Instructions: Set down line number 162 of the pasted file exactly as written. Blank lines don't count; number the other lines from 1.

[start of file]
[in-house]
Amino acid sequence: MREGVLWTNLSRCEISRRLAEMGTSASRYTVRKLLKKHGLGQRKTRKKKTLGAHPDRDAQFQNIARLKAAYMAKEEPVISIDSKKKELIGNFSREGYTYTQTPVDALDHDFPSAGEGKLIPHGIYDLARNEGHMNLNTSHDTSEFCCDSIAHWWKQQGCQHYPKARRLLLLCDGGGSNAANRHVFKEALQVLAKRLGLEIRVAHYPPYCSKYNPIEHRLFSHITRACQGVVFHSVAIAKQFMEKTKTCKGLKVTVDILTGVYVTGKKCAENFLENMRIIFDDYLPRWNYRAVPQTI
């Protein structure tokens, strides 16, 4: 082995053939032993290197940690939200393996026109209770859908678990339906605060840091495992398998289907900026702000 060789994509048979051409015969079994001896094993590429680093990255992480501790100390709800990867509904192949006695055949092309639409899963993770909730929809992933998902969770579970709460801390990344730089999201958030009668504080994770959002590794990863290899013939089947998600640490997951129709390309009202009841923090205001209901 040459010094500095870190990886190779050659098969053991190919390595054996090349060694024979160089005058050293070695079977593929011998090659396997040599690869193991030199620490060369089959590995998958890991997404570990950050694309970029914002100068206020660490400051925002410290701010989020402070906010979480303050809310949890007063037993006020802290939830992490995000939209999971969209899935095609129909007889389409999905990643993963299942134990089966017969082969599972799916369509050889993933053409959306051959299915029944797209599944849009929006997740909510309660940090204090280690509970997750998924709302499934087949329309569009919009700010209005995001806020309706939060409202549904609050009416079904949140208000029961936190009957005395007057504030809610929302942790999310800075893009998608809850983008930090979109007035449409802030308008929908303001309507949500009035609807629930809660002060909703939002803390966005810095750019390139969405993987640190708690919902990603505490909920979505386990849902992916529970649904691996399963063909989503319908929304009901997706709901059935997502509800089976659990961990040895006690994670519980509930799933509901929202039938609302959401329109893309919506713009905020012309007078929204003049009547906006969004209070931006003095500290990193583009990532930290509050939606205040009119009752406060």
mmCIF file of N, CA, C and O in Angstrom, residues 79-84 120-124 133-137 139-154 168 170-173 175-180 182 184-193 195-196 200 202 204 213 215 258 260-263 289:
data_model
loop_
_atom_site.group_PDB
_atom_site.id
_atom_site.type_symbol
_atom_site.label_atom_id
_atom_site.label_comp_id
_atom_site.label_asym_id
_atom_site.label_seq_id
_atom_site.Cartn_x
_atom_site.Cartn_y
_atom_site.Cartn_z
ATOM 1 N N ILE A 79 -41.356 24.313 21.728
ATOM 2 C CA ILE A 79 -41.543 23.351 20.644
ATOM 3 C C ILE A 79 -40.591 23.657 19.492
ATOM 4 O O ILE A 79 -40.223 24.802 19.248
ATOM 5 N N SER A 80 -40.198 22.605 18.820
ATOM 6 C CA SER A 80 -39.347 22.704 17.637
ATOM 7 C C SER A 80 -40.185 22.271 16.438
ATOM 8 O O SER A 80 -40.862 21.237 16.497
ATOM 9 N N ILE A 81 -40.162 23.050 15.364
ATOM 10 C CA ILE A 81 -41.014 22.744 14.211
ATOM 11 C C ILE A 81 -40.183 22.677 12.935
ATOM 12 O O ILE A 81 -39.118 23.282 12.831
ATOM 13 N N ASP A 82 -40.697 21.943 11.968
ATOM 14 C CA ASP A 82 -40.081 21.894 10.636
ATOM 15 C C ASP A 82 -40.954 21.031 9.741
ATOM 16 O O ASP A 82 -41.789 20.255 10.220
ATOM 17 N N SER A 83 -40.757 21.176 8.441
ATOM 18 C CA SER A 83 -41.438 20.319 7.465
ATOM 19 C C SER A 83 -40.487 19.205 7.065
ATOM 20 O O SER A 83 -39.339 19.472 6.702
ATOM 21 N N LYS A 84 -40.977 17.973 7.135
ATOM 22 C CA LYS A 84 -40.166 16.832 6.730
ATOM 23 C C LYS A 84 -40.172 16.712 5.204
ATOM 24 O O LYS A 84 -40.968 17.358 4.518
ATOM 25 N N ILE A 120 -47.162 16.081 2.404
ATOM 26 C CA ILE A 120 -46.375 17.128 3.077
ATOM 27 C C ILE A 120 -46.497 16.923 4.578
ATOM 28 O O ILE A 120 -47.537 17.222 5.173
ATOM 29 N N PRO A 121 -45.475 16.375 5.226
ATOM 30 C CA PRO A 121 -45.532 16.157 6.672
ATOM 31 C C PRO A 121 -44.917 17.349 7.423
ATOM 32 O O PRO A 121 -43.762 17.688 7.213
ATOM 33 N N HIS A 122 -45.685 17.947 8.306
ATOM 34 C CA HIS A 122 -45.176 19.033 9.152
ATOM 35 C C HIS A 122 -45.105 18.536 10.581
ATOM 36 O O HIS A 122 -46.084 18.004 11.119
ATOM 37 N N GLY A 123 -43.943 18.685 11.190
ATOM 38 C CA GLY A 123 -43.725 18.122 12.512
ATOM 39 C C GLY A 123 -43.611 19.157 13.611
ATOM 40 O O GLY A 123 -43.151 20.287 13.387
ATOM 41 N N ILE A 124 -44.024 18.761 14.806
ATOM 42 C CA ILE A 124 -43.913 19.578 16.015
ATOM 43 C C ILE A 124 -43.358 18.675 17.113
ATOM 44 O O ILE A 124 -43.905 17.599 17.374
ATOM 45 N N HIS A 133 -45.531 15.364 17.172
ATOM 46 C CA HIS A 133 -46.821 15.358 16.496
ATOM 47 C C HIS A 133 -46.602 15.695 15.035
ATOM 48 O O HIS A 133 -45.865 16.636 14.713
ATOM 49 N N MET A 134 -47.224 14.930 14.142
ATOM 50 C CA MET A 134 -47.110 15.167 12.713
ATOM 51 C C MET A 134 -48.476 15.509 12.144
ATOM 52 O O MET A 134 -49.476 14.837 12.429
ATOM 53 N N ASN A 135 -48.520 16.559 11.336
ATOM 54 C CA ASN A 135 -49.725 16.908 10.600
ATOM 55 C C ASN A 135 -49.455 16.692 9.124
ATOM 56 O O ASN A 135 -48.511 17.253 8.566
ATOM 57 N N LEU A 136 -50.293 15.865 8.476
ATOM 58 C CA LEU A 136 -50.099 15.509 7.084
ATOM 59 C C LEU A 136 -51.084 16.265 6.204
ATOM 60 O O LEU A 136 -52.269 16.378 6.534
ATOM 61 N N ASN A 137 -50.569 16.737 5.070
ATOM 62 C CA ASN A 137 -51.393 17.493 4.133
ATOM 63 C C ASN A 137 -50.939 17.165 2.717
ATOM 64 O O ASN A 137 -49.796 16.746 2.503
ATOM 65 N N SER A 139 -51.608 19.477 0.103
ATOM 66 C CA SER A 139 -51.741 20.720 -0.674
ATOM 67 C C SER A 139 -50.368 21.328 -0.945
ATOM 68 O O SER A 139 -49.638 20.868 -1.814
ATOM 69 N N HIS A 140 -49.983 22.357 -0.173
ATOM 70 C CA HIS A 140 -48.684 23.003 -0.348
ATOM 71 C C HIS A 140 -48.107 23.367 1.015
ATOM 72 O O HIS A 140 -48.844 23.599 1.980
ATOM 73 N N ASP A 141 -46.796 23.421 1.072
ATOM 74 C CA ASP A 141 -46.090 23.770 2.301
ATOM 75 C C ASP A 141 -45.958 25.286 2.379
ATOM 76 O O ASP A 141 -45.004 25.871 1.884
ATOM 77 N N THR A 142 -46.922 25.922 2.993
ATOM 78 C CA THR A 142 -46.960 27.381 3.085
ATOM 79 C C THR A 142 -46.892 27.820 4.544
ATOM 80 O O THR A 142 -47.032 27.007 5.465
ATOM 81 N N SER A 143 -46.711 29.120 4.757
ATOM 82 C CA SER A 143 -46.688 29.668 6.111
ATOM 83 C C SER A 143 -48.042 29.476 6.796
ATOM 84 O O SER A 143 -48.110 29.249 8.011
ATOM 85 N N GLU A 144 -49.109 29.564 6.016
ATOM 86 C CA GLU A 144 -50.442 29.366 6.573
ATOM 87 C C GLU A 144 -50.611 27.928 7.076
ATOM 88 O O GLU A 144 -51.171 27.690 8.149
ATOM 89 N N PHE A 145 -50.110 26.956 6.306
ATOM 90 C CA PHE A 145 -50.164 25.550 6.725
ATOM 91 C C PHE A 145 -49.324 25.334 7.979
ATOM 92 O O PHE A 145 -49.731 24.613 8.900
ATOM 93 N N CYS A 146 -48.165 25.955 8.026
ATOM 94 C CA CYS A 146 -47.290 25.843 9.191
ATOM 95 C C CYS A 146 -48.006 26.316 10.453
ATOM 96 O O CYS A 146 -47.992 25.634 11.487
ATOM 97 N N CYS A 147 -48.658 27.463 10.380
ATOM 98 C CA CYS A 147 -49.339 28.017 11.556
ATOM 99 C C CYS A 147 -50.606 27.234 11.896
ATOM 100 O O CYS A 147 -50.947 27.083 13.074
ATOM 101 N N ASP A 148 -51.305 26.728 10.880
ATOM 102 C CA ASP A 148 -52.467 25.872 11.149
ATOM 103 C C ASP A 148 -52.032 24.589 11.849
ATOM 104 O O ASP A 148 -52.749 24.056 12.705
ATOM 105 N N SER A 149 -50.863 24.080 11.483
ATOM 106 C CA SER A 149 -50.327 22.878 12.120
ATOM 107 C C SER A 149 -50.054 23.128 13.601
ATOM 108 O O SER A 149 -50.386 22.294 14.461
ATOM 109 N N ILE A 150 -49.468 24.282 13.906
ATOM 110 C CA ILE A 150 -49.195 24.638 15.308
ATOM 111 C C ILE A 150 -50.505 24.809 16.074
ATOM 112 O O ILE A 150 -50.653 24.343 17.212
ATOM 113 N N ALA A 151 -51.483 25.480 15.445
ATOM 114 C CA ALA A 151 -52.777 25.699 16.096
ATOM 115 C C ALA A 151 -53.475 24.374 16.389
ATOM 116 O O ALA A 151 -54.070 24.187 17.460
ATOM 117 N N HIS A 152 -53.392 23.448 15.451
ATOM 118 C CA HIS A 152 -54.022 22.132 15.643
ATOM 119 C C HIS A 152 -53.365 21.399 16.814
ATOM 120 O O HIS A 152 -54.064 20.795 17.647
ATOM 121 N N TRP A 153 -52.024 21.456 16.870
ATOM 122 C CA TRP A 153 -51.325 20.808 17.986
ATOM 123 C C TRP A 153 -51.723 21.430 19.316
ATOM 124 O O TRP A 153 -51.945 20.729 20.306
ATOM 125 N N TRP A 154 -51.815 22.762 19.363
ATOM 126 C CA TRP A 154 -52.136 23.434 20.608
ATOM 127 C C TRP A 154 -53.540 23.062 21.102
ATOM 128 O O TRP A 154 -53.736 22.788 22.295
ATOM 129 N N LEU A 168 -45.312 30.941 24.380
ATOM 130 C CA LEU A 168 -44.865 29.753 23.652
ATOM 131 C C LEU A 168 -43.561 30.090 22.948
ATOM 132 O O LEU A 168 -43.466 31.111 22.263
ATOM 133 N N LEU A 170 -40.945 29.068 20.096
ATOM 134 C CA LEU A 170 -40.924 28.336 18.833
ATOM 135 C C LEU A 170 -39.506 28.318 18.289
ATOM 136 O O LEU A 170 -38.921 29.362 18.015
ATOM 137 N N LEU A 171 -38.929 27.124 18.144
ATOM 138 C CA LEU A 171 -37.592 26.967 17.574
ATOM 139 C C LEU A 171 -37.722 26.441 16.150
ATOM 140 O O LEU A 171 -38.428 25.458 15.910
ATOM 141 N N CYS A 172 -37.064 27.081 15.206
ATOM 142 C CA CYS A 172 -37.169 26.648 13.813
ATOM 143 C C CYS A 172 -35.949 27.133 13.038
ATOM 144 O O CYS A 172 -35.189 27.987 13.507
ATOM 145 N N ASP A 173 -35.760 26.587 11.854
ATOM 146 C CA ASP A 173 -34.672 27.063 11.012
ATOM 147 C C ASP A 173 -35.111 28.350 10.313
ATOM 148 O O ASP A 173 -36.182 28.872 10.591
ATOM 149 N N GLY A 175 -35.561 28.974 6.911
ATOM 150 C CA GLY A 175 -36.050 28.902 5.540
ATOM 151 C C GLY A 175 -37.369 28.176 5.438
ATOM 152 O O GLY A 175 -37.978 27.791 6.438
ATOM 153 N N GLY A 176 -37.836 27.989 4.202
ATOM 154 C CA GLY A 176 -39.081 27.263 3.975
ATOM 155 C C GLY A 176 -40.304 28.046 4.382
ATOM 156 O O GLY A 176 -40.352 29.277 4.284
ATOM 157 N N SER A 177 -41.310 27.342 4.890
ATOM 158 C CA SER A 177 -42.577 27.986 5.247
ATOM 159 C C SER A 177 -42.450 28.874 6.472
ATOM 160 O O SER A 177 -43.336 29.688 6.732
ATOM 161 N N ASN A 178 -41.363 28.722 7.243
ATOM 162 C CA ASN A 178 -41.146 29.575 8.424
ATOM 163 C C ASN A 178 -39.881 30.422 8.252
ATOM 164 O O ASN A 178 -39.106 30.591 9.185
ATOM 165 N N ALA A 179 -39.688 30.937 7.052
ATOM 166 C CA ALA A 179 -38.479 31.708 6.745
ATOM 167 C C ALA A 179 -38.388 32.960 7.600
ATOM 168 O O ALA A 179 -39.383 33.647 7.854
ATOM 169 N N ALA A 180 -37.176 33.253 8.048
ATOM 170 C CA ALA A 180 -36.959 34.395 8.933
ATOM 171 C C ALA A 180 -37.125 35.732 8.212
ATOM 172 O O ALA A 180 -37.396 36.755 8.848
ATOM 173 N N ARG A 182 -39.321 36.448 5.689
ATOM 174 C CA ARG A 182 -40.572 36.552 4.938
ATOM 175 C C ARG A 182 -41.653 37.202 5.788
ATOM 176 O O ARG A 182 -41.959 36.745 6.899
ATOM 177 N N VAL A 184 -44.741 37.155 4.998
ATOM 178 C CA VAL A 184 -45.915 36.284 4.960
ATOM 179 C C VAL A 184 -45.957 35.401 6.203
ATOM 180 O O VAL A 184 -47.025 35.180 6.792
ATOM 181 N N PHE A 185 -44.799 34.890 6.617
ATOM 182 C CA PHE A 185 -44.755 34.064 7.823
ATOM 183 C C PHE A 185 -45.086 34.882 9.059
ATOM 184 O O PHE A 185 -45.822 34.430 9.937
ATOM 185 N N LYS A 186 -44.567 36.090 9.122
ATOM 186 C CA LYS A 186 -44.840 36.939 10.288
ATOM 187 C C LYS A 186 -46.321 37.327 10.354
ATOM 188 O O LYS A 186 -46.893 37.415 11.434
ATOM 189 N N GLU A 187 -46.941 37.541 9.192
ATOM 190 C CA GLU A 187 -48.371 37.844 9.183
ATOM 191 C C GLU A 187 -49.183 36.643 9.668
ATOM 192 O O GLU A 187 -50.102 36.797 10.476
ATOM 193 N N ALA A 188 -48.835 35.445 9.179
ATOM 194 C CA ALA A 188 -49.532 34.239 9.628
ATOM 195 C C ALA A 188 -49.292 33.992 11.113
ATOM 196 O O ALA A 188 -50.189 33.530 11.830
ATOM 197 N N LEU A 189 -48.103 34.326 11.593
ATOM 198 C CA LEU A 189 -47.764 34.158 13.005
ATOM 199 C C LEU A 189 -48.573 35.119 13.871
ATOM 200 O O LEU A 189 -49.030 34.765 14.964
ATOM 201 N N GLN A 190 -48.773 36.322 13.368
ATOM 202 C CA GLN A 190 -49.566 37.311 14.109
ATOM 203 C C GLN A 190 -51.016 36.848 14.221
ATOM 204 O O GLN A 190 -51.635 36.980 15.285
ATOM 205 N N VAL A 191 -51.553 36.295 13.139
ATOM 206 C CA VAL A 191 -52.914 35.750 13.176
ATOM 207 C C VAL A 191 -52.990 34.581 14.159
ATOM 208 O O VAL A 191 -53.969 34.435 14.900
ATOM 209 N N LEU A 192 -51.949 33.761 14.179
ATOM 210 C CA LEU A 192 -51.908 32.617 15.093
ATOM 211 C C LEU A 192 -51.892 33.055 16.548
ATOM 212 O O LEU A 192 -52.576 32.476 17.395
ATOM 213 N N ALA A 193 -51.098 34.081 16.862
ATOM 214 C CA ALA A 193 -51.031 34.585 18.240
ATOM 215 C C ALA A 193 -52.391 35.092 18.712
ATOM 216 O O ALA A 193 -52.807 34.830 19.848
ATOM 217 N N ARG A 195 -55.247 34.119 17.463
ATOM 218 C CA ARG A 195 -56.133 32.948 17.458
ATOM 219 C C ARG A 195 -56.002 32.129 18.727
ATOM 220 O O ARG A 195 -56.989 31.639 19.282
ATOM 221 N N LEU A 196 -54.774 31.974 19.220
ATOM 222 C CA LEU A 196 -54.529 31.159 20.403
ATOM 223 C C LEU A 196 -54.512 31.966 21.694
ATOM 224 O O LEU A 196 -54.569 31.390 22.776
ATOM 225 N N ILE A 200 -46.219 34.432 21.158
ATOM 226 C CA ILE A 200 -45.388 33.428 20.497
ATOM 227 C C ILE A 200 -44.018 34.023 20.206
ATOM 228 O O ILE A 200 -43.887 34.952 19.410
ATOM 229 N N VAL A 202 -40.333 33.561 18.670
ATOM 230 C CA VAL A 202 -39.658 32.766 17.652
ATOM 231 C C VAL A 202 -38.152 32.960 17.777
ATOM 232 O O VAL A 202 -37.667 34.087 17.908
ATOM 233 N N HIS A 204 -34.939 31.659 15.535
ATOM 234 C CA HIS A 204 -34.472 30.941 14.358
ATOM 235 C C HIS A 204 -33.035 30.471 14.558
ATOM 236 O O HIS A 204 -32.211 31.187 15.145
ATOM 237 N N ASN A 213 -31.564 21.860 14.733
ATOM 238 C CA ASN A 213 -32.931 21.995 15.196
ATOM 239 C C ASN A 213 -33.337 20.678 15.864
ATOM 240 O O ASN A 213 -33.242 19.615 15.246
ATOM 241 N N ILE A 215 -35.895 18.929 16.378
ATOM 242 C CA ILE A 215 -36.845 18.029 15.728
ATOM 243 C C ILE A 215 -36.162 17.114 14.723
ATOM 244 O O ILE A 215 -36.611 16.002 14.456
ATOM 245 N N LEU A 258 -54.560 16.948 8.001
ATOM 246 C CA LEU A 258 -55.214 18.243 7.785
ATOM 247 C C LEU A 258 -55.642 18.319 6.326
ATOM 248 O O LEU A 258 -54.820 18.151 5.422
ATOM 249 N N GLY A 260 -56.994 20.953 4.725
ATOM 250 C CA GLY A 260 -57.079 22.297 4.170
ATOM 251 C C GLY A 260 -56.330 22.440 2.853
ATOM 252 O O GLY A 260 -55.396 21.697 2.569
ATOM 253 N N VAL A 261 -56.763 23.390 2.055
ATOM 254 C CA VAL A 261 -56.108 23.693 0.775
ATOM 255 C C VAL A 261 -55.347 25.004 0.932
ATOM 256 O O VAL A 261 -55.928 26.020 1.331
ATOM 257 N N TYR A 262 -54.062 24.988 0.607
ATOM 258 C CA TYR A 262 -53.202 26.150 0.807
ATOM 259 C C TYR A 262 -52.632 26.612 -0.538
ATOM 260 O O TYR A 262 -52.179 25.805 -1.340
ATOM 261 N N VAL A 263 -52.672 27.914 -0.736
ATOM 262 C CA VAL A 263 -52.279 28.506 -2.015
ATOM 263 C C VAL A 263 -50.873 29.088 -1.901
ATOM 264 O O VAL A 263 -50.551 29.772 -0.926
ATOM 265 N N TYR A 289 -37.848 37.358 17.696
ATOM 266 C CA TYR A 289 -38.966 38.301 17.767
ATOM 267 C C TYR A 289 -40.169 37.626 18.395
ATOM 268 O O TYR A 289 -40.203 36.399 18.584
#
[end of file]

ATOM 146 C CA ASP A 173 -34.672 27.063 11.012